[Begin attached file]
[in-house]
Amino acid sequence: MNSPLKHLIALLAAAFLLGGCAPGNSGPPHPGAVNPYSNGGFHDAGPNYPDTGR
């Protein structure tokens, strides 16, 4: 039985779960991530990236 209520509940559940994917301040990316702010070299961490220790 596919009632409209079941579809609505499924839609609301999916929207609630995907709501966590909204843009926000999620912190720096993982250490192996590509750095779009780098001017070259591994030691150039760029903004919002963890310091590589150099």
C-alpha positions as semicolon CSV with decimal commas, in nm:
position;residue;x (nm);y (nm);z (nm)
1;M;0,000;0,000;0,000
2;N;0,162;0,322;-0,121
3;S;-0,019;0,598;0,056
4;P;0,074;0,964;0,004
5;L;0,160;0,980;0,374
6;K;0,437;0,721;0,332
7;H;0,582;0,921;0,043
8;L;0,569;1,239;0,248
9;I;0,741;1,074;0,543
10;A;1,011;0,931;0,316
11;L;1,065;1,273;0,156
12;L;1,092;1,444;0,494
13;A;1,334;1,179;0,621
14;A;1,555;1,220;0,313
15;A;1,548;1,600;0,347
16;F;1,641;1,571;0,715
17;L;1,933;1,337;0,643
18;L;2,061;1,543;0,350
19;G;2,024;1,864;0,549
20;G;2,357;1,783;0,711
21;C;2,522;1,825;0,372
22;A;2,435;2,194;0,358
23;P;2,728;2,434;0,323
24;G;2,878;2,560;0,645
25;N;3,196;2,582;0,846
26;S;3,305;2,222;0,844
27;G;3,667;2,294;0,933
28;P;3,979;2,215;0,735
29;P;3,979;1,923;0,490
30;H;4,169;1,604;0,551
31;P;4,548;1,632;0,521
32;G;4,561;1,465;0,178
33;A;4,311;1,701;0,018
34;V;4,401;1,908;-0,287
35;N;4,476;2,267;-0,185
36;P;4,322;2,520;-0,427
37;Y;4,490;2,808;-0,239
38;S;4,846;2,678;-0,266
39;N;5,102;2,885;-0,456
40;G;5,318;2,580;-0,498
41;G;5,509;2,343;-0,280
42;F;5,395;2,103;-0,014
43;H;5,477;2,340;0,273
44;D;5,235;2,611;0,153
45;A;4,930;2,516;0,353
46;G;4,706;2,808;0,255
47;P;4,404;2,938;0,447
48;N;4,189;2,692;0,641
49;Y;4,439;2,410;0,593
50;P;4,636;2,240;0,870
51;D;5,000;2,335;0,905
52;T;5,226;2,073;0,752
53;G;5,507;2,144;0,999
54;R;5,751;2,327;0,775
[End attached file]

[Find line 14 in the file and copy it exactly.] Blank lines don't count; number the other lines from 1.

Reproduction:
9;I;0,741;1,074;0,543